Referring back to FIG. 1, structural strength of the overall case of computer 5 is maintained according to the preferred embodiment of the invention by limiting checkerboard portions 28, 30 to the interior of bottom panel 8 and top panel 10, respectively. Accordingly, as shown in FIG. 1, bottom panel 8 has border portion 29 of full thickness (i.e., thickness t20 of protrusions 20) extending a distance d from the edge of bottom panel 8. Similarly, top panel 10 has border portion 31 of full thickness that also extends a distance d from the edge of top panel 10. Distance d may be on the order of 500 mils from the edge of top 8 and bottom 10, according to this embodiment of the invention.
Also according to the preferred embodiment of the invention, vertical surfaces, namely sides 14t, 14b, are not constructed so as to have checkerboard portions similar to portions 28, 30 described hereinabove. Instead, it is preferred that sides 14t, 14b be of full thickness (e.g., thickness t20 of protrusions 20). This construction maintains the structural strength of the case of computer 5 according to the preferred embodiment of the invention, particularly relative to twisting forces exerted thereupon.
Additional weight reduction may also be obtained by constructing other portions of computer 5 to include checkerboard portions similar to portions 28, 30 described hereinabove in their inner, unexposed, surfaces. For example, keyboard panel 18 located near keyboard 16 may be constructed to have a checkerboard portion in its inner surface, as may display panel 12 surrounding display 15. In addition, similar construction may be applied to internal components of computer 5, such as in cases for batteries and hard disk drives utilized therein. Of course, the overall weight reduction afforded by construction of these other elements will be a function of their size (i.e., the surface area constructed according to the checkerboard described hereinabove).
Referring now to FIG. 6, computer 5 is illustrated in its closed state. As shown in FIG. 6, case top panel 10 has a substantially smooth surface, considering that its checkerboard portion 30 is at the inner surface of top panel 10, rather than at its outer surface. As noted above, case bottom panel 8 is similarly constructed, and as such the bottom surface of computer 5 will also be substantially smooth. Of course, surface finishing may be applied to the exposed outer surfaces of bottom panel 8 and top panel 10, for example to provide a matte finish or other finish suitable for the desired appearance and texture of computer 5. Sides 14t, 14b, as described hereinabove, are of full thickness, to provide structural strength for computer 5.
While the present invention has been described according to its preferred embodiment, it is of course contemplated that modifications of, and alternatives to, this embodiment, such modifications and alternatives obtaining the advantages and benefits of this invention, will be apparent to those of ordinary skill in the art having reference to this specification and its drawings. It is contemplated that such modifications and alternatives are within the scope of this invention as subsequently claimed herein.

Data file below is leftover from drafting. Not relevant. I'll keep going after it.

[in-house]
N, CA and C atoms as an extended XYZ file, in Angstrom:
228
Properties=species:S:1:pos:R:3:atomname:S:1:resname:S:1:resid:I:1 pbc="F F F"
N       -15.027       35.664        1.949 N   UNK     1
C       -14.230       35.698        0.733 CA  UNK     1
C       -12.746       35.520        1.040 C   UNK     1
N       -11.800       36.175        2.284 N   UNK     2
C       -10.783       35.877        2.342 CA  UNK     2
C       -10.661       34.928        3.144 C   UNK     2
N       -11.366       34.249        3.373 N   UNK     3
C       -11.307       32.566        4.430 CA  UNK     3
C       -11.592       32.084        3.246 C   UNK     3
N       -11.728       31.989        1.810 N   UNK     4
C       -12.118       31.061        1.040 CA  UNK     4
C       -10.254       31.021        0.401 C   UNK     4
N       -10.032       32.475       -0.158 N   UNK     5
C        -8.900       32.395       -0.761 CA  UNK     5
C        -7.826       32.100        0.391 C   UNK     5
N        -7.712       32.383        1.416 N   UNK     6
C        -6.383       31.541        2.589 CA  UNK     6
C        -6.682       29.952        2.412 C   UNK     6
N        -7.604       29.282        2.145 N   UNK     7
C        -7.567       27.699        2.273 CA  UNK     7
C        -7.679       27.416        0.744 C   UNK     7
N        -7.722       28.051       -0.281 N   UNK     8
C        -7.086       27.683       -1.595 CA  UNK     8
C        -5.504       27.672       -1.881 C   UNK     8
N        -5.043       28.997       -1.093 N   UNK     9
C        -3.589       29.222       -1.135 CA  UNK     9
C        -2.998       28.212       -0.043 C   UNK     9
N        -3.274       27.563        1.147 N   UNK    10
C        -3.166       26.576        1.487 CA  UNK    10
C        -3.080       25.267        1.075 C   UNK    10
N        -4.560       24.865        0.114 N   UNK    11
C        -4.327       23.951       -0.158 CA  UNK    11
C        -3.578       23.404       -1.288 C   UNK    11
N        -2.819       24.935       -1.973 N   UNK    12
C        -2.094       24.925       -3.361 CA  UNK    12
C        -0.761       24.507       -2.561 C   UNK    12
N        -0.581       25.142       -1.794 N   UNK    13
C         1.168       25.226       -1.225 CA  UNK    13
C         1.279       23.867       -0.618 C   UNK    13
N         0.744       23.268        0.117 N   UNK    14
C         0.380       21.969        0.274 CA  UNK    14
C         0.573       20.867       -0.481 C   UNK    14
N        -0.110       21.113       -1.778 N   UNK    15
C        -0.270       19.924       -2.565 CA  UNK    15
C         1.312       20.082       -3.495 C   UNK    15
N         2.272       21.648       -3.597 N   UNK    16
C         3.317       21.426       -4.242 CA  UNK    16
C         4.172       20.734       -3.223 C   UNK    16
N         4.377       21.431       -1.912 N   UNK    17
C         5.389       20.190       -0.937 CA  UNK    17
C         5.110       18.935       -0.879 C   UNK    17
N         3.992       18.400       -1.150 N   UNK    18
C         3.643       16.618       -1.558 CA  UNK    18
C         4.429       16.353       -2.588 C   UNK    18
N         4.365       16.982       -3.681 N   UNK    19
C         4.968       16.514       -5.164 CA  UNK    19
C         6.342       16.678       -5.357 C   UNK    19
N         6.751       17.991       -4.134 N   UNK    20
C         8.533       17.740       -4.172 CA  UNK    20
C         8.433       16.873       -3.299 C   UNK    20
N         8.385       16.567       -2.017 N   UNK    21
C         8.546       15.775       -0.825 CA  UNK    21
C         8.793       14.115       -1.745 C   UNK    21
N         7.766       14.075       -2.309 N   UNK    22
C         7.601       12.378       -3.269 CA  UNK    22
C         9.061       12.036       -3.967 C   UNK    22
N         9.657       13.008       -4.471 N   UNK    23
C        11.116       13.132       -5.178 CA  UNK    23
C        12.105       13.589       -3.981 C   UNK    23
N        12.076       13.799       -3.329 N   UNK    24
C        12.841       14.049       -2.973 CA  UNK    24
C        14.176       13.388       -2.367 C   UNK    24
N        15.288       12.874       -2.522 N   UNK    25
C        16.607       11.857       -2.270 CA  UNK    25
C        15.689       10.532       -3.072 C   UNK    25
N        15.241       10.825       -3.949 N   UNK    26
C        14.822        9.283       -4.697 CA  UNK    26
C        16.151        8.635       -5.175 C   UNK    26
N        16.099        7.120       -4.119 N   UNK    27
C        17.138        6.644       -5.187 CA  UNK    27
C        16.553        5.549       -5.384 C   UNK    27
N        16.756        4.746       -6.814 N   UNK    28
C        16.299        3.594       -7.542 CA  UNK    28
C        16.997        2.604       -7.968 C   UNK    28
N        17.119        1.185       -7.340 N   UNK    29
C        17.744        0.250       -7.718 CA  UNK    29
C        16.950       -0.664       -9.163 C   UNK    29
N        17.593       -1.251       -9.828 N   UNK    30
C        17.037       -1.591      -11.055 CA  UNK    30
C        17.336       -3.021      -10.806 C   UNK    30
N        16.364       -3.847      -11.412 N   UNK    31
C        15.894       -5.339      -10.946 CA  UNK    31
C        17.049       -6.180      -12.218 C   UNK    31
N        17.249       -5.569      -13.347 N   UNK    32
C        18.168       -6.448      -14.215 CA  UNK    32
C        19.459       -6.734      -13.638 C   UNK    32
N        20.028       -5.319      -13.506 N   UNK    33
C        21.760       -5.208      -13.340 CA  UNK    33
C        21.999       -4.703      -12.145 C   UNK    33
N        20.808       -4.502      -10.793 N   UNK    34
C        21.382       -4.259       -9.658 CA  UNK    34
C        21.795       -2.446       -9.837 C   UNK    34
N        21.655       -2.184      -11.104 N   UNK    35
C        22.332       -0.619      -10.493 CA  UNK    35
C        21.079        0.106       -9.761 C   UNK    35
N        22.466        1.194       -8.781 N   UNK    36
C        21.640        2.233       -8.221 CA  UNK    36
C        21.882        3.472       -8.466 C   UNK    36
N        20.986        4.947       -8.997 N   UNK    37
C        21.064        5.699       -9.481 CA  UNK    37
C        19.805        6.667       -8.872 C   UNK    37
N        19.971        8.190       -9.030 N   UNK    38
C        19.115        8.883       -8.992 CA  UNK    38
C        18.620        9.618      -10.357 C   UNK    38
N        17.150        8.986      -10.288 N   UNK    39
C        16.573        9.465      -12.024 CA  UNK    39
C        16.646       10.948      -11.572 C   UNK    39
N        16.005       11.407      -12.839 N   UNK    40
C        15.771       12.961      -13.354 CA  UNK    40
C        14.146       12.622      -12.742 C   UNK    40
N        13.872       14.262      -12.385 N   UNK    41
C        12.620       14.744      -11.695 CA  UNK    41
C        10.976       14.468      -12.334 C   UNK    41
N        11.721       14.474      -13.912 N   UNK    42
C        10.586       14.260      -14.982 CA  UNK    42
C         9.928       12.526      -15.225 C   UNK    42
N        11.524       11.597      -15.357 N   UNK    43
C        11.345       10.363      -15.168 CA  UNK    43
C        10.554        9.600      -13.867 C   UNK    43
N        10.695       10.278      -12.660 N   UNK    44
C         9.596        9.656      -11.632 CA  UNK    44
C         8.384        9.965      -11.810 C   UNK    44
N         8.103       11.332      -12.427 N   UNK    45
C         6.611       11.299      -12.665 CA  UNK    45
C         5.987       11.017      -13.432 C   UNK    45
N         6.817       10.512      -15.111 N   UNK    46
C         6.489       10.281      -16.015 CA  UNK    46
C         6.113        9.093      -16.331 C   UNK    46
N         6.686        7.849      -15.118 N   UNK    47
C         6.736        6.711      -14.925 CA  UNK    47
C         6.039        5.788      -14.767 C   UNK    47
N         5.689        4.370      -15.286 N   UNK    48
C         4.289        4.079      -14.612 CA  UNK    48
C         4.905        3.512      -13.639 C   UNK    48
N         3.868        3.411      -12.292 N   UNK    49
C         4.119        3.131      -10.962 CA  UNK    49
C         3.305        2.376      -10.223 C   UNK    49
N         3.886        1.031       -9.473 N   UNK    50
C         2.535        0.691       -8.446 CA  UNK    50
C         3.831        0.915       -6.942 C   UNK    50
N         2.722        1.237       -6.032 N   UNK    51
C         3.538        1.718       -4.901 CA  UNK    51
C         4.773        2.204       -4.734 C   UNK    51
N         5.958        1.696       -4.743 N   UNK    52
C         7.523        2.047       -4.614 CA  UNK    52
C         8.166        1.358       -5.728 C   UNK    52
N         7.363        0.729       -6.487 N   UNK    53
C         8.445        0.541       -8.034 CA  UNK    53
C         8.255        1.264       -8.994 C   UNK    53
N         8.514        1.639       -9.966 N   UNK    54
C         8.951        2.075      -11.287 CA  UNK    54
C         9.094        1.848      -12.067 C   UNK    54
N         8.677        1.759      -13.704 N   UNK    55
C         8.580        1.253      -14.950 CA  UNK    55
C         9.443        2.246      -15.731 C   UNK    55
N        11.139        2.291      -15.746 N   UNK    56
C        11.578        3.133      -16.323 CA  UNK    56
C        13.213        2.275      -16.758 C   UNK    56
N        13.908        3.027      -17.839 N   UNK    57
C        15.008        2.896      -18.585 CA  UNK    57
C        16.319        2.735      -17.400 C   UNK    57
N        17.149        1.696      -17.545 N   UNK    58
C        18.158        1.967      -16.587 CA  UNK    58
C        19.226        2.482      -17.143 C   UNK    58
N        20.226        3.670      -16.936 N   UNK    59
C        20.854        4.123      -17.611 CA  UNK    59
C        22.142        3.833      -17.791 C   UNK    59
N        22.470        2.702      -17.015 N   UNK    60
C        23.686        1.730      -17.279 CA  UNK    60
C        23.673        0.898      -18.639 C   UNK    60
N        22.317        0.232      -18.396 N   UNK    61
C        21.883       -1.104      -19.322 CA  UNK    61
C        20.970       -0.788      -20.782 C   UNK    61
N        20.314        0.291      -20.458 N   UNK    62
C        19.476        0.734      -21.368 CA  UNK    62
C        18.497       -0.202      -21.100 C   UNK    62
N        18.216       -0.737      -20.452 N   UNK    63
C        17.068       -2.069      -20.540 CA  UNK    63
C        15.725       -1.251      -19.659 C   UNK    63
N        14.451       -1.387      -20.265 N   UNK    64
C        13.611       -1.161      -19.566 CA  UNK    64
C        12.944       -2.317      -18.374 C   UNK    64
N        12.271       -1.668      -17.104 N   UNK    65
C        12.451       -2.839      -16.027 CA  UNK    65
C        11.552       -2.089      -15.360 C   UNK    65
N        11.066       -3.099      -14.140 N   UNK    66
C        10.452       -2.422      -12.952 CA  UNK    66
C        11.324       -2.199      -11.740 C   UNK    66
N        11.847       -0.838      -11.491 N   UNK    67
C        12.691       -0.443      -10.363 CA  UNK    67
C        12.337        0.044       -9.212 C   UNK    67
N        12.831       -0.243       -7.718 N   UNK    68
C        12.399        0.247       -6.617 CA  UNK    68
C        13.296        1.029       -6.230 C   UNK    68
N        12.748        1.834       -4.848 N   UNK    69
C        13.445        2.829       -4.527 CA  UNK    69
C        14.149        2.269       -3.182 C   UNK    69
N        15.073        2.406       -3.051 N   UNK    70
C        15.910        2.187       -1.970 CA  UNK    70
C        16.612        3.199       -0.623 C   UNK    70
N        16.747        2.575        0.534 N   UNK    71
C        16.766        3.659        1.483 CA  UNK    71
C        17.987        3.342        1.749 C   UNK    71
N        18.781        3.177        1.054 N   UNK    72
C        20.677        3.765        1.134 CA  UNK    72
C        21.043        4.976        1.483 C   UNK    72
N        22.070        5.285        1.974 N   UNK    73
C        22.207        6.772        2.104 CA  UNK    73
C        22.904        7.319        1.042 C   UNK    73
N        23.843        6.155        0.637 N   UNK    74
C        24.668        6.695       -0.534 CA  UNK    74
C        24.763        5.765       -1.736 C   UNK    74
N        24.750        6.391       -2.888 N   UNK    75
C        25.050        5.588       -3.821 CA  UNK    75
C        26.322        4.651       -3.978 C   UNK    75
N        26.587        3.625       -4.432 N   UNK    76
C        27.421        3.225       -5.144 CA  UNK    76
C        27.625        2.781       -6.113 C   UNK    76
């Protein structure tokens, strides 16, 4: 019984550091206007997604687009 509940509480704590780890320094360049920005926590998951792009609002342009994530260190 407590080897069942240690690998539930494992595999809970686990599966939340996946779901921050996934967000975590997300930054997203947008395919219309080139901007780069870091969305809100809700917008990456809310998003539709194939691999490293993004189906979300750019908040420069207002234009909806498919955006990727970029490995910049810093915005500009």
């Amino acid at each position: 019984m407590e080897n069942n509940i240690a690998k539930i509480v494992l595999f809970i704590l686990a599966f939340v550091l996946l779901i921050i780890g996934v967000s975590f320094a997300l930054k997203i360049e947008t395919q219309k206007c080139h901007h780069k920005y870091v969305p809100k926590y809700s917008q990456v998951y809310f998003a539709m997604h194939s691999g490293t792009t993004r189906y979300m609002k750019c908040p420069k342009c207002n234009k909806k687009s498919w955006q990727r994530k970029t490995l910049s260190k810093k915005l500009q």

|Cited Patent||Filing date||Publication date||Applicant||Title|
|US4759466 *||Oct 6, 1987||Jul 26, 1988||Apple Computer, Inc.||EMI seam for enclosures|
|US5333098 *||Dec 13, 1993||Jul 26, 1994||Digital Equipment Corporation||Shock absorbing apparatus for mounting a plurality of storage devices in a stacked configuration|
|US5400214 *||Nov 6, 1992||Mar 21, 1995||Sun Microsystems, Inc.||Brackets and levers for installing and maintaining motherboards in computer systems|
|Citing Patent||Filing date||Publication date||Applicant||Title|
|US6659319||Aug 27, 2001||Dec 9, 2003||The Boeing Company||Laptop transport and support system for mobile environments|
|US6796473||Nov 7, 2003||Sep 28, 2004||The Boeing Company||Laptop transport and support system for mobile environments|
|US7231159 *||Jun 14, 2005||Jun 12, 2007||Dell Products L.P.||Articulating user interface panel|
|US20040094591 *||Nov 7, 2003||May 20, 2004||Purpura William J.||Laptop transport and support system form mobile environments|
|US20060280516 *||Jun 14, 2005||Dec 14, 2006||Combs David M||Articulating user interface panel|
|US20080042109 *||Jul 24, 2006||Feb 21, 2008||Walker Paul N||Mineral-enhanced computer component fabrication system and method|
|WO2000069212A1 *||Apr 25, 2000||Nov 16, 2000||Henry Azima||Small electronic articles for personal use|
|U.S. Classification||361/679.55, 312/223.2|
|Cooperative Classification||G06F1/1656, G06F1/1616|
|European Classification||G06F1/16P9E, G06F1/16P1F|
|Dec 23, 1996||AS||Assignment|
Owner name: TEXAS INSTRUMENTS INCORPORATED, TEXAS
Free format text: ASSIGNMENT OF ASSIGNORS INTEREST;ASSIGNOR:DAT, ROVINDRA;REEL/FRAME:008393/0573
Effective date: 19961220
|Apr 29, 2002||FPAY||Fee payment|
Year of fee payment: 4
|May 21, 2002||REMI||Maintenance fee reminder mailed|
|Apr 26, 2006||FPAY||Fee payment|
Year of fee payment: 8
|Apr 22, 2010||FPAY||Fee payment|
Year of fee payment: 12